Old city hall. That’s one serious issue you have to deal with. There was a second opportunity for a sale of the property, but that, too, fell through. What will you do to make it sell this time?

Well, we’re going to sell it for $10. (LAUGHS) It’s a serious issue for the city, but I’m confident that we’ll have a developer that will purchase the property for a reasonable price and build a very good development for the Ludington community.

What can you do to make sure it doesn’t fall through again?

We have put in the RFP requests for very technical and financial information that the developers have to provide to us. In addition, they have to provide us with references of similar type developments. We’ve indicated that we may go visit those developments. I think we will do a much better job of evaluating a developer’s background.

Is there a price you feel you’re not going to allow the city hall property to sell below?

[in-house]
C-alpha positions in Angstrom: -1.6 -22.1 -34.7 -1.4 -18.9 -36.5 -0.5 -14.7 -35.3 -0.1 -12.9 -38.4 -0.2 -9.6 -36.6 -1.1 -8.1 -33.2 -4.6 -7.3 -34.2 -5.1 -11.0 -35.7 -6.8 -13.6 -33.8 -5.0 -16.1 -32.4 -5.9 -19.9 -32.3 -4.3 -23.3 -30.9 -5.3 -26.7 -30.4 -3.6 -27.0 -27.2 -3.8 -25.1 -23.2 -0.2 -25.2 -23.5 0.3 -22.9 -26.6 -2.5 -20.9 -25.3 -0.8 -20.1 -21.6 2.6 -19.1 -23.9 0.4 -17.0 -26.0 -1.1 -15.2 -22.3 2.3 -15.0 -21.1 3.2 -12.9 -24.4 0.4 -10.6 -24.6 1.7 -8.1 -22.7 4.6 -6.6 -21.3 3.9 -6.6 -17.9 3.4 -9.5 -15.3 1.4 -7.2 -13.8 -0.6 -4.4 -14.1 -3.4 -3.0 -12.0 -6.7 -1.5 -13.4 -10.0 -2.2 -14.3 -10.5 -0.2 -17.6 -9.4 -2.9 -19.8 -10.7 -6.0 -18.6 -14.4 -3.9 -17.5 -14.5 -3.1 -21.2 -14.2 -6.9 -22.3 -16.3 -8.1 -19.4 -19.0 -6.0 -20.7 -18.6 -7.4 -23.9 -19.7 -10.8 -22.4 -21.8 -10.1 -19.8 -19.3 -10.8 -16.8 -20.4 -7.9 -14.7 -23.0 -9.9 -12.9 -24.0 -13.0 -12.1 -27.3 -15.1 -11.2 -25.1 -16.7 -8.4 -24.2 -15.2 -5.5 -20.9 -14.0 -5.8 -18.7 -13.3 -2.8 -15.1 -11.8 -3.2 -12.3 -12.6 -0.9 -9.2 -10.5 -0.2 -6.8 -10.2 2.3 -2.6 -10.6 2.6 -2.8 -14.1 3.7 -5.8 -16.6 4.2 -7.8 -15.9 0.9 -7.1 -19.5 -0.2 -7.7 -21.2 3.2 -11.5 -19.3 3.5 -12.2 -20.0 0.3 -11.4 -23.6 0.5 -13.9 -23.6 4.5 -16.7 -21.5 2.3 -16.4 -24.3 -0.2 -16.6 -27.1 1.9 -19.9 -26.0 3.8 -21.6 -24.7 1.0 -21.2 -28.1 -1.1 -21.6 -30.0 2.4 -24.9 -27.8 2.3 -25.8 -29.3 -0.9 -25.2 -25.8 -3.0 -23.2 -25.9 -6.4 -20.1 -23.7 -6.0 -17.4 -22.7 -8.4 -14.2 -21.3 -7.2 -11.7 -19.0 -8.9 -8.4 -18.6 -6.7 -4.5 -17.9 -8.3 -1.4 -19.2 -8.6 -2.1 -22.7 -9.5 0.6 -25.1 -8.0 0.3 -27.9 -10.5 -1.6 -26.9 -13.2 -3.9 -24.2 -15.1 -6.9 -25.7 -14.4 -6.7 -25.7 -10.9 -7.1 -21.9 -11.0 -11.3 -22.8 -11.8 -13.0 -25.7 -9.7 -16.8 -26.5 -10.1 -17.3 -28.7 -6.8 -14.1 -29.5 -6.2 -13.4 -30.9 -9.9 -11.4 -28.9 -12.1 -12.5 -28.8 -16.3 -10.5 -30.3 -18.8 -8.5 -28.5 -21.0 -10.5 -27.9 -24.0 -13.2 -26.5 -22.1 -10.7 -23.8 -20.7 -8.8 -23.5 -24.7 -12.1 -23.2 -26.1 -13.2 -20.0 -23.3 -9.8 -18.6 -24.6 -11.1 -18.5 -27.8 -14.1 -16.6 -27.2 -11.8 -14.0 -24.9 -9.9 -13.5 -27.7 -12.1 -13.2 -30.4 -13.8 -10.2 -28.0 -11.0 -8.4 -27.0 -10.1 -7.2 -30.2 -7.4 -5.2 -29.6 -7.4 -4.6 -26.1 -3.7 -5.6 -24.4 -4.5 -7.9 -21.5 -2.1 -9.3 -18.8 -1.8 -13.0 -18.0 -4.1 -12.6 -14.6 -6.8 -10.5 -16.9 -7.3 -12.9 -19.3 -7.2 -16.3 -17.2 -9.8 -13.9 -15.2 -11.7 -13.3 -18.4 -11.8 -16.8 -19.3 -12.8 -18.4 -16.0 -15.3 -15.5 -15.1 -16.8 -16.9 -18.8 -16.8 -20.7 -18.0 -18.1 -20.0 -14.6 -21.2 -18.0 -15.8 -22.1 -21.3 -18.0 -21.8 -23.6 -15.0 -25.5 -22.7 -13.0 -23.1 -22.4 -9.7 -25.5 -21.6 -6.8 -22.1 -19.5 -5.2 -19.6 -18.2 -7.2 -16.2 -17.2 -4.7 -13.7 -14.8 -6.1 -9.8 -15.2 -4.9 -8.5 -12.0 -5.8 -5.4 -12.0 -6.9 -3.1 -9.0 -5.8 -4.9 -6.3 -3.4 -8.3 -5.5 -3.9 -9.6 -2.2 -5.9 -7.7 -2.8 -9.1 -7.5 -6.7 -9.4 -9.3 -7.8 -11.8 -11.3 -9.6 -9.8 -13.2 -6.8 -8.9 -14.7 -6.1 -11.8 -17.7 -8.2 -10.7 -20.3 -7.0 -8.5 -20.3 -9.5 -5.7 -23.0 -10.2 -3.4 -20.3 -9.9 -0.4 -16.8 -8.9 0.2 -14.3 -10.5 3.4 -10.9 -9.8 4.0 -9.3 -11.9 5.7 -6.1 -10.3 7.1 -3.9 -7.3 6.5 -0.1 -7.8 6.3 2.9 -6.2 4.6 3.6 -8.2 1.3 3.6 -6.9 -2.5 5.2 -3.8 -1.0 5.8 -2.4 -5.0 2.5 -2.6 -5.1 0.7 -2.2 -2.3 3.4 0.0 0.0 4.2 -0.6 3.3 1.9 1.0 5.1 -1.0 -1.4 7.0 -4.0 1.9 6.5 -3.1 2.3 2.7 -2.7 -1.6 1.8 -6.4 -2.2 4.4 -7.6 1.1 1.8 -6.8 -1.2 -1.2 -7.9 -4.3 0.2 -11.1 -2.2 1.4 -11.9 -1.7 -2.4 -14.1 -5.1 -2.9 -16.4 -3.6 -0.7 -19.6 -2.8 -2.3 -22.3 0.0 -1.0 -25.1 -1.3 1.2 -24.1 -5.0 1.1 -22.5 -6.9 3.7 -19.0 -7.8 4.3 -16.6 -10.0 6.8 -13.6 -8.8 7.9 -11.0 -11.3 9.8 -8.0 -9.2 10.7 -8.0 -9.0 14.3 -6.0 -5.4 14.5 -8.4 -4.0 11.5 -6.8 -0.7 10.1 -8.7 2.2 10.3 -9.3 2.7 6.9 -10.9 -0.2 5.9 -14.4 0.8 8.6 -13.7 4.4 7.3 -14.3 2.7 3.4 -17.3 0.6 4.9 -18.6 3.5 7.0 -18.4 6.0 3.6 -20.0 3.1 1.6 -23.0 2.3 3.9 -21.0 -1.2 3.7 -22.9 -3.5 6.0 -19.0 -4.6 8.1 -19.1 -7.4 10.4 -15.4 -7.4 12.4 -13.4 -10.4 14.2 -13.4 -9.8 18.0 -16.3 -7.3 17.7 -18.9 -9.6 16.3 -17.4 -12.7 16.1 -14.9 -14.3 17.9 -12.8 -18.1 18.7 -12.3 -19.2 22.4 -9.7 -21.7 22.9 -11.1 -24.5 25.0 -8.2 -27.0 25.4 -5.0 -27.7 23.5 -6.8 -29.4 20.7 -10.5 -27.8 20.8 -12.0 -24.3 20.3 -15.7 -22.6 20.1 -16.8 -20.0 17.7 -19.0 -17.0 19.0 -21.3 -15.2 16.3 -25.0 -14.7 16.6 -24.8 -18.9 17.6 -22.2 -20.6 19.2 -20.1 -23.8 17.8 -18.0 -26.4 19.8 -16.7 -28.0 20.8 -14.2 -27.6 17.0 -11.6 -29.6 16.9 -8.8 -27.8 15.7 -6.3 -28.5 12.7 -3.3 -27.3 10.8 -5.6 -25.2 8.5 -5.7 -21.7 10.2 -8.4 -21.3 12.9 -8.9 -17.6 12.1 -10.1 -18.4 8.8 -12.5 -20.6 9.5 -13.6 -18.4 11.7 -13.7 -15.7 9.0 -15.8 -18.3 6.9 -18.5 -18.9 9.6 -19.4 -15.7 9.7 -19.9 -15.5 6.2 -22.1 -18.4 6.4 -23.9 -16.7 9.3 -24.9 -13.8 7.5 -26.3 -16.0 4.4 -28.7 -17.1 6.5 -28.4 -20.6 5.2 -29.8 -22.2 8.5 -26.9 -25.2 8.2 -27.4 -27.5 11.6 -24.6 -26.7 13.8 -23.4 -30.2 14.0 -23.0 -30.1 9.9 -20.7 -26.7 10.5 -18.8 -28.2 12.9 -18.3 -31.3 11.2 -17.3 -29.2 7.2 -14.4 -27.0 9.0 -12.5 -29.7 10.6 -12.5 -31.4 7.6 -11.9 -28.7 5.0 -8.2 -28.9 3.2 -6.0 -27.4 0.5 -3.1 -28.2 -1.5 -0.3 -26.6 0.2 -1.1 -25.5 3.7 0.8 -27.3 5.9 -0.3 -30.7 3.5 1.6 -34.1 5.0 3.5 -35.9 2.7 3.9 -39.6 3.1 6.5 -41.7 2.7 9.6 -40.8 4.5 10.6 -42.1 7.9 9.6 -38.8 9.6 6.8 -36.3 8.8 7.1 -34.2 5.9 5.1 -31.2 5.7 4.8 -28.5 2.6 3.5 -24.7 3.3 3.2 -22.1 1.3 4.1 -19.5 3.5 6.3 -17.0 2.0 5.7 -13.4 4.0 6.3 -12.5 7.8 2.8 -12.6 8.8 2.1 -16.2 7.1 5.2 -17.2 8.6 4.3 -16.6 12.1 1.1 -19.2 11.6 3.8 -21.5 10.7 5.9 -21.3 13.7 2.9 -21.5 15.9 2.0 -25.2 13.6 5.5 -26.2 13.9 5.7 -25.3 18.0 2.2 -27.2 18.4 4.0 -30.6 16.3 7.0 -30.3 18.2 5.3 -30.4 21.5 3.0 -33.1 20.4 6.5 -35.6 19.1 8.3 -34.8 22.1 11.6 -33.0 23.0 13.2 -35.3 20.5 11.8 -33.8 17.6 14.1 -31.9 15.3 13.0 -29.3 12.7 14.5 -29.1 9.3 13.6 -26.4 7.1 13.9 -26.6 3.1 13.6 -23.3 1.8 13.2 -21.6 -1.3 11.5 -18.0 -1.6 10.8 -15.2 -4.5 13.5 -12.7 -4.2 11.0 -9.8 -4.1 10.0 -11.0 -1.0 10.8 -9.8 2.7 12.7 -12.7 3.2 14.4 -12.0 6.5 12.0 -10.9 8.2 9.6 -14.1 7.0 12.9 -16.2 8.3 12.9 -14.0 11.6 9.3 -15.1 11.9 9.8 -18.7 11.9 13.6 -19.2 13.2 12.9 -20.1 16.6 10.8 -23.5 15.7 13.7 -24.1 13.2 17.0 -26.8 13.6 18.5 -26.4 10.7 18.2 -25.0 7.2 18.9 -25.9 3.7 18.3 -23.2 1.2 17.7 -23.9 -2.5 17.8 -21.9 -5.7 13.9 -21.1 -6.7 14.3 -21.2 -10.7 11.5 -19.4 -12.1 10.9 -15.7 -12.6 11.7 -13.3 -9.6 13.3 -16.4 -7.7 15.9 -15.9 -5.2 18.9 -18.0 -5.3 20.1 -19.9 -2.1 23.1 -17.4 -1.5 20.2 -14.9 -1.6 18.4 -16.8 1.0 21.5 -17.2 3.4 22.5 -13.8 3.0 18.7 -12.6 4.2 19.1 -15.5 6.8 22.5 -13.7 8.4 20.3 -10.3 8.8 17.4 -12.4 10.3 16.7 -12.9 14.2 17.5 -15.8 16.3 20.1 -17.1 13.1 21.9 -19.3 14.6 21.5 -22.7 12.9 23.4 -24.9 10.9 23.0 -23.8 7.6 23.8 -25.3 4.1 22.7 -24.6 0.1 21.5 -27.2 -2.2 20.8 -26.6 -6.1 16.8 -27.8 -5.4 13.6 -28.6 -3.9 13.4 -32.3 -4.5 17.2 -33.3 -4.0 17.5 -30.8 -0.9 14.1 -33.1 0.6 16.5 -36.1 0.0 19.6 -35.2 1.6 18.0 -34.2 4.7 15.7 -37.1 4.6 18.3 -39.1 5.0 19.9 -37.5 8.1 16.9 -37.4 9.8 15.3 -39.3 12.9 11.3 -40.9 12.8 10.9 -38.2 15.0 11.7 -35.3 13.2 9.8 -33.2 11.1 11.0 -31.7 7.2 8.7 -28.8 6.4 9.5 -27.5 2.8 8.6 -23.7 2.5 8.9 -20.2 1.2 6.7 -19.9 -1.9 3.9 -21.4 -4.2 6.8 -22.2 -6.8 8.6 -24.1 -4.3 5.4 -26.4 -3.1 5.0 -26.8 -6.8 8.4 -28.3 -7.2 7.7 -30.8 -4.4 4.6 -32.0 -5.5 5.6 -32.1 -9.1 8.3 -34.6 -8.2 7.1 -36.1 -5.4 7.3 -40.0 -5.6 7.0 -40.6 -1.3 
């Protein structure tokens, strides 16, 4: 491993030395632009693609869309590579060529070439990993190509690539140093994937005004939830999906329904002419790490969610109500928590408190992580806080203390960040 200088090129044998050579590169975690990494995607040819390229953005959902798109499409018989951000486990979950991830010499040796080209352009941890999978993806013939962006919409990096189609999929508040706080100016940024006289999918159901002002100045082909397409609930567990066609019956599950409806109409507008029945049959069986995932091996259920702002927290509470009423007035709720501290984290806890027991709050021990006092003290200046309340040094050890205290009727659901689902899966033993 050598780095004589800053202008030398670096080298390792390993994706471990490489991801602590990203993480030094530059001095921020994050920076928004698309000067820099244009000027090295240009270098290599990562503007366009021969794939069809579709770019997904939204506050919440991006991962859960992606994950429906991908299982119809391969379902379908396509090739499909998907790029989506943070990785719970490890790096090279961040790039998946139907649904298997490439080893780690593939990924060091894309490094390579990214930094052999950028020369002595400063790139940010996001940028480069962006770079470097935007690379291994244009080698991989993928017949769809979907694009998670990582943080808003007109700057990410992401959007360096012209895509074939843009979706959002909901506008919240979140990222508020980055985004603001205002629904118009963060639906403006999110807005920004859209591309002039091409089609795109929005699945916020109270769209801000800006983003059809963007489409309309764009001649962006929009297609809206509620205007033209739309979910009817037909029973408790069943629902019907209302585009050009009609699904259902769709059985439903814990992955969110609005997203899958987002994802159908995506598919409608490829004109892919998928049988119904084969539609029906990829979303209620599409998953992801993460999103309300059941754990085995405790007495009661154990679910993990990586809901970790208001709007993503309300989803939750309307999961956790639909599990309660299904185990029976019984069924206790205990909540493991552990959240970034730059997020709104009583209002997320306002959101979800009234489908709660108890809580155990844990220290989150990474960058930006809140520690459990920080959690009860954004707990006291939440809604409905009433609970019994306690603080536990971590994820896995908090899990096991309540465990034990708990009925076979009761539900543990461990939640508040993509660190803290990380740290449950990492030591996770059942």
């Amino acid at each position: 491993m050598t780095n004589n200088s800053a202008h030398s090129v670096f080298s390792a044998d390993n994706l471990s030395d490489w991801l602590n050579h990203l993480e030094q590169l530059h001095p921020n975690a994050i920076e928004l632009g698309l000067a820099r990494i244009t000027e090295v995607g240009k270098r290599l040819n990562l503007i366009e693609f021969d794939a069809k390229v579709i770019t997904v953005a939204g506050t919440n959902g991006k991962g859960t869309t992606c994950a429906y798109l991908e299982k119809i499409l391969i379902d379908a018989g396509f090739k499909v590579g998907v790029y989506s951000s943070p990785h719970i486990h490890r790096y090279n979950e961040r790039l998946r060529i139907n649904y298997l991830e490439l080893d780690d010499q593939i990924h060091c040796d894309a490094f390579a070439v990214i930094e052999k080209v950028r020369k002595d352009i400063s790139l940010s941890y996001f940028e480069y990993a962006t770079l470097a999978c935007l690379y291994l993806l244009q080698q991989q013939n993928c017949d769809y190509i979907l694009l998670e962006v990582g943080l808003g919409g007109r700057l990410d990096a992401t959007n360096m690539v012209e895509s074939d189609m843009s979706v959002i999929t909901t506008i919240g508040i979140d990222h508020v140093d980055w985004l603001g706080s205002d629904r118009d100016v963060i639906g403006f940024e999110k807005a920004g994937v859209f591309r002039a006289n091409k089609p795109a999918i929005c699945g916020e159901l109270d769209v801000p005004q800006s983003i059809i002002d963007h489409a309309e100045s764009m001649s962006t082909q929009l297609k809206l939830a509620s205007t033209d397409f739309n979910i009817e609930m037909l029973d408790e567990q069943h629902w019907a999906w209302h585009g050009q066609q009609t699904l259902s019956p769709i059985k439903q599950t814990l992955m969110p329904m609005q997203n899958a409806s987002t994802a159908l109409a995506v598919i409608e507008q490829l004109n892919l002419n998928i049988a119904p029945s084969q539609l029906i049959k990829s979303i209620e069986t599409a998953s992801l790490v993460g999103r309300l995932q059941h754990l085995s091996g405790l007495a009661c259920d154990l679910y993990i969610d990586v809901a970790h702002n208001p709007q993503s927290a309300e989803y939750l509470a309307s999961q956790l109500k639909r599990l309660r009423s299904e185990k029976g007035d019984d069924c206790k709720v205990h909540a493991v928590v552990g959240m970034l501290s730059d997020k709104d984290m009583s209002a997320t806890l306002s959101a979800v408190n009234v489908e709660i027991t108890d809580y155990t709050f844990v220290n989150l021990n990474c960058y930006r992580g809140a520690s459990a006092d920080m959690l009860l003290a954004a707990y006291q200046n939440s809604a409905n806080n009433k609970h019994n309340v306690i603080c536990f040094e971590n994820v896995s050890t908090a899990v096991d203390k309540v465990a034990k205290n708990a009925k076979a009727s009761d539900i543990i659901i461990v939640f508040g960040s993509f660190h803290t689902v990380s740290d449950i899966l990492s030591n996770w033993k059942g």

The RFP does not have a minimum price. One, I felt there would be differing opinions as to what that should be, and we may still be arguing so much about that to this day that we’d never get an RFP out in the mail.

Two, it’s my opinion that the purchase price is not necessarily the most important factor in this issue. It’s just as important or maybe even more important that we have a quality developer that puts together a quality development that has a positive impact on the city and on our downtown. I think the quality development will help with our downtown revitalization and will also bring, as a reward, the tax dollars behind it, and I think those two issues are probably a little bit more important than the purchase price.

That said, I don’t see us selling it for $10. I don’t want the only emphasis to be simply on the purchase price. There will be many factors: price, the developer’s background and the type of development they are proposing. Is this something we feel will sell pretty quickly and bring people to our downtown?

You are in the budget process right now; I don’t envy you that job. In an economic downturn, with less state money, the city manager sometimes has to be the bad guy. Are you prepared to be that bad guy?